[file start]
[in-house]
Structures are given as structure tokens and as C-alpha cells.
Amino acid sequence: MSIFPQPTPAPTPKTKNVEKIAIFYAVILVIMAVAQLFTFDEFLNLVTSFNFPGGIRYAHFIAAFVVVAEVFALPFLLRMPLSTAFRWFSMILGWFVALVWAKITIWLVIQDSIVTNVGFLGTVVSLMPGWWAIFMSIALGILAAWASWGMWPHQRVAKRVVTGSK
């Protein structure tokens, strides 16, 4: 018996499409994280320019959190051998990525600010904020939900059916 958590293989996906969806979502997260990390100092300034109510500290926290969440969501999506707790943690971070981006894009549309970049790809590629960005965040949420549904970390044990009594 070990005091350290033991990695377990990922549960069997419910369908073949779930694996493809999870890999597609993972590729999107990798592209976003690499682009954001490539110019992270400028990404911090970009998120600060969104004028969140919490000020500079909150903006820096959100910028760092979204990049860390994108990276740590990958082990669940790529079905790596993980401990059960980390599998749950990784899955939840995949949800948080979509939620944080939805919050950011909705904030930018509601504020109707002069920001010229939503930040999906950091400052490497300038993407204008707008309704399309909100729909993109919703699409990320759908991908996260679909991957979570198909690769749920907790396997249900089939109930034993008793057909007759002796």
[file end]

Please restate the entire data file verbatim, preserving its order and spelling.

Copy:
[in-house]
Structures are given as structure tokens and as C-alpha cells.
Amino acid sequence: MSIFPQPTPAPTPKTKNVEKIAIFYAVILVIMAVAQLFTFDEFLNLVTSFNFPGGIRYAHFIAAFVVVAEVFALPFLLRMPLSTAFRWFSMILGWFVALVWAKITIWLVIQDSIVTNVGFLGTVVSLMPGWWAIFMSIALGILAAWASWGMWPHQRVAKRVVTGSK
């Protein structure tokens, strides 16, 4: 018996499409994280320019959190051998990525600010904020939900059916 958590293989996906969806979502997260990390100092300034109510500290926290969440969501999506707790943690971070981006894009549309970049790809590629960005965040949420549904970390044990009594 070990005091350290033991990695377990990922549960069997419910369908073949779930694996493809999870890999597609993972590729999107990798592209976003690499682009954001490539110019992270400028990404911090970009998120600060969104004028969140919490000020500079909150903006820096959100910028760092979204990049860390994108990276740590990958082990669940790529079905790596993980401990059960980390599998749950990784899955939840995949949800948080979509939620944080939805919050950011909705904030930018509601504020109707002069920001010229939503930040999906950091400052490497300038993407204008707008309704399309909100729909993109919703699409990320759908991908996260679909991957979570198909690769749920907790396997249900089939109930034993008793057909007759002796």